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http://dx.doi.org/10.1007/s10549-018-4822-yDOI Listing
September 2018

Hormone Replacement Therapy After Oophorectomy and Breast Cancer Risk Among BRCA1 Mutation Carriers.

JAMA Oncol 2018 08;4(8):1059-1065

Women's College Research Institute, Women's College Hospital, Toronto, Ontario, Canada.

Importance: Prophylactic bilateral salpingo-oophorectomy is recommended for BRCA1 mutation carriers to prevent ovarian cancer. Whether or not hormone replacement therapy (HRT) initiated after oophorectomy is associated with an increased risk of breast cancer has not been evaluated in a prospective study.

Objective: To determine the association between HRT use and BRCA1-associated breast cancer.

Design, Setting, And Participants: A prospective, longitudinal cohort study of BRCA1 and BRCA2 mutation carriers from 80 participating centers in 17 countries was conducted between 1995 and 2017 with a mean follow-up of 7.6 years. Participants had sought genetic testing for a BRCA1 or BRCA2 mutation because of a personal or family history of breast and/or ovarian cancer. Carriers of BRCA1 mutation with no personal medical history of cancer who underwent bilateral oophorectomy following enrollment were eligible for the cohort study.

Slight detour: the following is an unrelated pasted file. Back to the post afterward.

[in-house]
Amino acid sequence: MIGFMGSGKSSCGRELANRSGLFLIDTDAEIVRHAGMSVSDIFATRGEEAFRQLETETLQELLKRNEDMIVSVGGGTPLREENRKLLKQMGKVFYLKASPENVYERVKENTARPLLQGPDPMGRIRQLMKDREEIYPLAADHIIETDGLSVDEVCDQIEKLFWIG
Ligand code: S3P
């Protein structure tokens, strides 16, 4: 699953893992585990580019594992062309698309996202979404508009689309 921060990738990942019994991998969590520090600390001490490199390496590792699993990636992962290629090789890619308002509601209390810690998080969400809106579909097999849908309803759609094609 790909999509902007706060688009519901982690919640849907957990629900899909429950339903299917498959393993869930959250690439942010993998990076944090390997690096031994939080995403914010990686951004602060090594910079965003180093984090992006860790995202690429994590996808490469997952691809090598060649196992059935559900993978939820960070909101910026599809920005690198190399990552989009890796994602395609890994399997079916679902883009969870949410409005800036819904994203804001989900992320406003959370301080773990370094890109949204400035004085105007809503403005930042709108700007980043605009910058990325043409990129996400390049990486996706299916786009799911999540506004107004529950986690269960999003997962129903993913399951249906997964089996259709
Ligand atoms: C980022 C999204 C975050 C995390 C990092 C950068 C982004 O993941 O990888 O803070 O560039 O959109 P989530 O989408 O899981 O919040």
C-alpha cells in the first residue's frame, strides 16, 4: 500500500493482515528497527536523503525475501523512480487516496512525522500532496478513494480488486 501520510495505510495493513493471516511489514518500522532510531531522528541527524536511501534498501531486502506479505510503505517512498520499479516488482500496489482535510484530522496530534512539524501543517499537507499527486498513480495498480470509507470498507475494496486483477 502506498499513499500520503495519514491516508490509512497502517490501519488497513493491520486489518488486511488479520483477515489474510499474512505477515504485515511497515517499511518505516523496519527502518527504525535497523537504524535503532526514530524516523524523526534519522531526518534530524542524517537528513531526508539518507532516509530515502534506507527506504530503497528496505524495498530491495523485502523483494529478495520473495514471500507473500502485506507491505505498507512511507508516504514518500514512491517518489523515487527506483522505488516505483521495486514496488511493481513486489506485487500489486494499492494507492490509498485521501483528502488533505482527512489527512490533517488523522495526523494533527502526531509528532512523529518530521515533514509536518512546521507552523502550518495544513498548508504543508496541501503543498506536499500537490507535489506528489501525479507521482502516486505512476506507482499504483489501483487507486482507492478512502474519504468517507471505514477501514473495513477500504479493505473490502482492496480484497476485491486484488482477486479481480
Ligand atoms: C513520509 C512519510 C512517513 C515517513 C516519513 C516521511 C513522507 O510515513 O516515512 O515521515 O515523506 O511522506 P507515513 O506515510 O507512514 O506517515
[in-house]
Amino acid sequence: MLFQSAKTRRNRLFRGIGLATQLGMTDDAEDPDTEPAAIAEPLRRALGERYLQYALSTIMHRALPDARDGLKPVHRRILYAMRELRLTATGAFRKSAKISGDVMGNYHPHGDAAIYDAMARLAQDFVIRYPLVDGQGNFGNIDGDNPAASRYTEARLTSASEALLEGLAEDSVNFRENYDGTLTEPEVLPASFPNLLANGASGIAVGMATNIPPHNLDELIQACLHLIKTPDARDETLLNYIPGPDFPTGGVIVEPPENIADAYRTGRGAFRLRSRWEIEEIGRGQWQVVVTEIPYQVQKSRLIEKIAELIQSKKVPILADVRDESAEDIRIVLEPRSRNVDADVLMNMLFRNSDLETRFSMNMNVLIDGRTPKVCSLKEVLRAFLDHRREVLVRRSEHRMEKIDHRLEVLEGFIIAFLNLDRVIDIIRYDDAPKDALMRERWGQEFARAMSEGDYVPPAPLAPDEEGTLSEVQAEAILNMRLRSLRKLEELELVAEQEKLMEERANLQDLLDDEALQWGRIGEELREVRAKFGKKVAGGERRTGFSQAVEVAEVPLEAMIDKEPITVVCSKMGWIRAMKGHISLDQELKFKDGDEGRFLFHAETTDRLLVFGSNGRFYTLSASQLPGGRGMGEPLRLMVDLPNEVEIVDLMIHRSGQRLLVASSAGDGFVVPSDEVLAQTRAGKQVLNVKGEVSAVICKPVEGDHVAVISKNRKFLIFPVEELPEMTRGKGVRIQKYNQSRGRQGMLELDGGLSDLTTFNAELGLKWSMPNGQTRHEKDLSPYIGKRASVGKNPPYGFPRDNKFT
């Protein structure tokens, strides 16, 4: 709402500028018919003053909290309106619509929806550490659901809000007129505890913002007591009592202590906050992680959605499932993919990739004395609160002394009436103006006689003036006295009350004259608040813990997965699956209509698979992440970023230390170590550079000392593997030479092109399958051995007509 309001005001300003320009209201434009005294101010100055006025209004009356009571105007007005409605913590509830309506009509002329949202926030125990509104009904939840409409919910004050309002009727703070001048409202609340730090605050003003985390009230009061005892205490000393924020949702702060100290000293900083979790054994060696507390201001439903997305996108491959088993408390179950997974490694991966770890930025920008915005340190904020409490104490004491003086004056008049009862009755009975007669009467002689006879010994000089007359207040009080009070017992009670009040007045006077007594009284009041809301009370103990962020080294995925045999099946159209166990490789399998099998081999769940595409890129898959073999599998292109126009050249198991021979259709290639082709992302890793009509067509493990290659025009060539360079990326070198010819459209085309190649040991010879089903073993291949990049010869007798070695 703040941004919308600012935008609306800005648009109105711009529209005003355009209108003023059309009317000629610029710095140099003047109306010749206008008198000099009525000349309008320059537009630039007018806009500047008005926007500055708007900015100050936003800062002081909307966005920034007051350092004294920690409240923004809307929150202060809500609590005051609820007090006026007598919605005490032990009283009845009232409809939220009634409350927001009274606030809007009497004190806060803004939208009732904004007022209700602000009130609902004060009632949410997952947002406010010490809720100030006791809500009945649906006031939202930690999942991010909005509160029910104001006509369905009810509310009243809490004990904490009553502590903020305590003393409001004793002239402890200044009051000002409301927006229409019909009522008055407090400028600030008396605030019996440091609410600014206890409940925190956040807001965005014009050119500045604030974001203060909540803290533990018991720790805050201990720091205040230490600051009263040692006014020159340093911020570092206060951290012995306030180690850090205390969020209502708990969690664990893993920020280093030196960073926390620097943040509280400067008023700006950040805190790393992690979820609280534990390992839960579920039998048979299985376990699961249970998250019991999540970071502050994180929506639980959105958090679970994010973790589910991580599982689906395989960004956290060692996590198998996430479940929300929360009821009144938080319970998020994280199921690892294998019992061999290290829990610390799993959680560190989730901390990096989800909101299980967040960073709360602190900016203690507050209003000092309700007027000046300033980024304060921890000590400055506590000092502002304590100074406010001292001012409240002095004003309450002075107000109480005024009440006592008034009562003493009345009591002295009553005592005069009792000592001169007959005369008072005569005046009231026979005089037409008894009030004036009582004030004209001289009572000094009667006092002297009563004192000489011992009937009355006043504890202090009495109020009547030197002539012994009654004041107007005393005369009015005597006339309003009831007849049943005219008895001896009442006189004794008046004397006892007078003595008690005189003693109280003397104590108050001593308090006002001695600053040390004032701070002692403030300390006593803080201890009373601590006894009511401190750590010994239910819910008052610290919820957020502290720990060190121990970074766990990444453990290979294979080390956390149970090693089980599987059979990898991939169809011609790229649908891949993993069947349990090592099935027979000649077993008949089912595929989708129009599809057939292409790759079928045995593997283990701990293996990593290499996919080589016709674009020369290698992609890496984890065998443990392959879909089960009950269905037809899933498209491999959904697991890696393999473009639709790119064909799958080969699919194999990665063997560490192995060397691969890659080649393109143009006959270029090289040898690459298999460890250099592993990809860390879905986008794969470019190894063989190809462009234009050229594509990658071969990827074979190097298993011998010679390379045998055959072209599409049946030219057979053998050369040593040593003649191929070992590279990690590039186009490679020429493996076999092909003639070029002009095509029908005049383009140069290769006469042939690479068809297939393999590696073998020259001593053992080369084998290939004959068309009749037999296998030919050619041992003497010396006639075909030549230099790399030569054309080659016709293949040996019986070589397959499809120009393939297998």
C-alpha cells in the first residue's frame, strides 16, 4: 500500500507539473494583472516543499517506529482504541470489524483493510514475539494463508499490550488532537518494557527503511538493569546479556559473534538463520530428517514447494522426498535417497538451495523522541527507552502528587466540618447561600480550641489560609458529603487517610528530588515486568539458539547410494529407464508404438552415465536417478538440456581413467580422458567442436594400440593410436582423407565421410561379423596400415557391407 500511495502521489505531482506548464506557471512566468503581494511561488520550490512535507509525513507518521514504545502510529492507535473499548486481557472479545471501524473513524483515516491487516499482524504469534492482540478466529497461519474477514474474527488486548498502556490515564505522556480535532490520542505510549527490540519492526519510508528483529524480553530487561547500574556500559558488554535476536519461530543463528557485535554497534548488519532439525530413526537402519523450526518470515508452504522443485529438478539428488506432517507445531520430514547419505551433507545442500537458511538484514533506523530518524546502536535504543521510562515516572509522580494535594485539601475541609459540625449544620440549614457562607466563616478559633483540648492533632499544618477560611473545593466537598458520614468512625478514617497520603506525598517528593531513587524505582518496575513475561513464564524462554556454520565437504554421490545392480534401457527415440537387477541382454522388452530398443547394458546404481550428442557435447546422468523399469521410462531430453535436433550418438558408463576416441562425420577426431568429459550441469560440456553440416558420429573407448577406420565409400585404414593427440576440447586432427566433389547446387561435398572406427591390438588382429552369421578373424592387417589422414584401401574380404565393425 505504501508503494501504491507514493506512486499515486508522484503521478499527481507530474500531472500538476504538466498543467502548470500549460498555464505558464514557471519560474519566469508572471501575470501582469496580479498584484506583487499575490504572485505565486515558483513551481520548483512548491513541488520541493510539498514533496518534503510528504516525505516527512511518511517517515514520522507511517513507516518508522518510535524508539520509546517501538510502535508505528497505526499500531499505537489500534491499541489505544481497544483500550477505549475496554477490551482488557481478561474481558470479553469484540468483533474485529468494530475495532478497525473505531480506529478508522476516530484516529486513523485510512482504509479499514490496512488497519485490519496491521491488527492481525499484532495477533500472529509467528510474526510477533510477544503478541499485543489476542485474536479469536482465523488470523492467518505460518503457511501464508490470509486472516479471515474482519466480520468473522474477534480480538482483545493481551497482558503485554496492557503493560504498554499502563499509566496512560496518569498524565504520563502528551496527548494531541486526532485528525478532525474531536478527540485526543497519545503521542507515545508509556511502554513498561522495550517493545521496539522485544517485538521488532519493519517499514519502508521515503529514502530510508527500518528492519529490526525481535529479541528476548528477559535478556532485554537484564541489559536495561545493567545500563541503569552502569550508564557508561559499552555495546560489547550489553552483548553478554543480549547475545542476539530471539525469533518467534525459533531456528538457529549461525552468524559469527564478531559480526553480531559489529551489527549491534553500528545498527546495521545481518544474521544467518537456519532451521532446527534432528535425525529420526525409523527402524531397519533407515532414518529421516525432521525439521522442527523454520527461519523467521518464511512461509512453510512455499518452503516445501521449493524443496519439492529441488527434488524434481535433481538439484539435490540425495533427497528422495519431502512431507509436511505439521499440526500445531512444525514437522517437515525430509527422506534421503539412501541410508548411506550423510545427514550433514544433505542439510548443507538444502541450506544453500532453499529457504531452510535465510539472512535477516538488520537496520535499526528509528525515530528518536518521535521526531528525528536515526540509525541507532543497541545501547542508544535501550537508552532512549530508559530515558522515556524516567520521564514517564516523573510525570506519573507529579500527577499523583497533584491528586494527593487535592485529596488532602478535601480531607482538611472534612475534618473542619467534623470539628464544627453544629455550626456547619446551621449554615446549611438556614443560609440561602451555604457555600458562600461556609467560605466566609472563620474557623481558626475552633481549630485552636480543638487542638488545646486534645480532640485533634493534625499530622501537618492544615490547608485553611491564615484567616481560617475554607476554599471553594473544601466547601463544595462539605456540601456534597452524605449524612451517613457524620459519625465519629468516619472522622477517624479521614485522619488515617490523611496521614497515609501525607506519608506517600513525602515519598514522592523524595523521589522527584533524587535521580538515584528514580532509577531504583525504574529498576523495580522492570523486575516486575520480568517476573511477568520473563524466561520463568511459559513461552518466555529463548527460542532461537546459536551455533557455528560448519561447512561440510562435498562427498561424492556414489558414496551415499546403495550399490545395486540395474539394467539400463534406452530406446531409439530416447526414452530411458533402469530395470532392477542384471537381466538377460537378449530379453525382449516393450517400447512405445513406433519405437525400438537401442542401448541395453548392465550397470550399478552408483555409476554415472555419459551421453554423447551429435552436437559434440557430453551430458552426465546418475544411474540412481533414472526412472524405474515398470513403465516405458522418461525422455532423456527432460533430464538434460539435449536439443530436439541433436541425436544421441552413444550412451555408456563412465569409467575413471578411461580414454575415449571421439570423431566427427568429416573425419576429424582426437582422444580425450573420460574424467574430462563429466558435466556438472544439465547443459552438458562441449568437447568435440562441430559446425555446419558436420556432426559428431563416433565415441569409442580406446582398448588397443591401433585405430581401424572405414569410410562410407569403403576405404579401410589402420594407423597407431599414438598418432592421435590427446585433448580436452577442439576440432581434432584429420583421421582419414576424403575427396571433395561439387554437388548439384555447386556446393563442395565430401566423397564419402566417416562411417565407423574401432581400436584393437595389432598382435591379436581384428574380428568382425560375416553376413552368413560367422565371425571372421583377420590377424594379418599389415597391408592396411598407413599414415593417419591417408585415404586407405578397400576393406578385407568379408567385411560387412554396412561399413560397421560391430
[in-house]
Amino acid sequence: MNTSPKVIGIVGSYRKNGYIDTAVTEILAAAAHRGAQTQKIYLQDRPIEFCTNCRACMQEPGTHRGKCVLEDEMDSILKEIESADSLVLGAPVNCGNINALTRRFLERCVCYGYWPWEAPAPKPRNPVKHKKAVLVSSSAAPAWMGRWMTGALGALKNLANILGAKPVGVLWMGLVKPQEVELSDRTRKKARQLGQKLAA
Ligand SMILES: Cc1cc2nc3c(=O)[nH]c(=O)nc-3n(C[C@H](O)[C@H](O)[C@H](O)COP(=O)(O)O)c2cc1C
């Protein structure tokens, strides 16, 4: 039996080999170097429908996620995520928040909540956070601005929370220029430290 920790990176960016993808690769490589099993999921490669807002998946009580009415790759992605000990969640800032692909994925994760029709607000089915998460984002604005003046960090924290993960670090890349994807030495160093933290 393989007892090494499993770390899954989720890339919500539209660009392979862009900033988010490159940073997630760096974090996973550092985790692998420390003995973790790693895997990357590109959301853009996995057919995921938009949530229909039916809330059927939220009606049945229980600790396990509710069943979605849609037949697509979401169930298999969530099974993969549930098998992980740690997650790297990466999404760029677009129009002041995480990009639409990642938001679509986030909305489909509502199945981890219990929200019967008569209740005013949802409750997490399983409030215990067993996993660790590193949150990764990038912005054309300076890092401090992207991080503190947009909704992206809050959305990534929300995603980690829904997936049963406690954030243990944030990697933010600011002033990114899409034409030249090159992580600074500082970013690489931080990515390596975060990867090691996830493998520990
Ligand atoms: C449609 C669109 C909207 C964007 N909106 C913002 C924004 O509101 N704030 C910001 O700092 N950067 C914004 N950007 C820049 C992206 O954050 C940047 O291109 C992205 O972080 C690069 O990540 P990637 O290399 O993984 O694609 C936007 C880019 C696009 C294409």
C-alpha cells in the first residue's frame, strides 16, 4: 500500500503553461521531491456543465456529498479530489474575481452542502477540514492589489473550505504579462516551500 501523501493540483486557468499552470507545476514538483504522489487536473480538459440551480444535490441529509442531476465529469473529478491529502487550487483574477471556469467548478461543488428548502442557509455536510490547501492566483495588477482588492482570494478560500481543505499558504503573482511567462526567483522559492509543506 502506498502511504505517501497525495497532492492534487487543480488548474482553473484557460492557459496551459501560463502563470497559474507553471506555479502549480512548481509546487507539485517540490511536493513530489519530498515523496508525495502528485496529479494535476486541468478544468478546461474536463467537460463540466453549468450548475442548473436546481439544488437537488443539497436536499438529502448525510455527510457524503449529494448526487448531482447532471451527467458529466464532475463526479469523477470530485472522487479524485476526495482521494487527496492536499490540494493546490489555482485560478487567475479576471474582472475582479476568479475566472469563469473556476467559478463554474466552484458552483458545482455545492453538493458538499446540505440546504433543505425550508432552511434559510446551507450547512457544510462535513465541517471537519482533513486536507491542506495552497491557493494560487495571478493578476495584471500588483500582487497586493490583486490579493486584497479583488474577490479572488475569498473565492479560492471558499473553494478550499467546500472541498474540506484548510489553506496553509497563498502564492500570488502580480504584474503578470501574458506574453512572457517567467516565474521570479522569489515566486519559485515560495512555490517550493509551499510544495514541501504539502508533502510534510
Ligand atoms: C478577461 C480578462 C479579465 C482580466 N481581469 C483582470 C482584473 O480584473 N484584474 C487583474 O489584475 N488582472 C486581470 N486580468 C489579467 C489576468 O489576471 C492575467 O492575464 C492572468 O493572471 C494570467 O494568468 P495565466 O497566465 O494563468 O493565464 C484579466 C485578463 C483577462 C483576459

Exposures: A follow-up questionnaire was administered every 2 years to obtain detailed information on HRT use. A left-truncated Cox proportional hazard analysis was used to estimate the hazard ratios (HRs) and 95% CIs associated with the initiation of HRT use postoophorectomy.

Main Outcomes And Measures: Incident breast cancer.

Results: A total of 872 BRCA1 mutation carriers with a mean postoophorectomy follow-up period of 7.6 years (range, 0.4-22.1) were included in this study. Mean (SD) age of participants was 43.4 (8.5) years. Among these, 92 (10.6%) incident breast cancers were diagnosed. Overall, HRT use after oophorectomy was not associated with an increased risk of breast cancer. The HR was 0.97 (95% CI, 0.62-1.52; P = .89) for ever use of any type of HRT vs no use; however, the effects of estrogen alone and combination hormonal therapy were different. After 10 years of follow-up, the cumulative incidence of breast cancer among women who used estrogen-alone HRT was 12% compared with 22% among women who used estrogen plus progesterone HRT (absolute difference, 10%; log rank P = .04).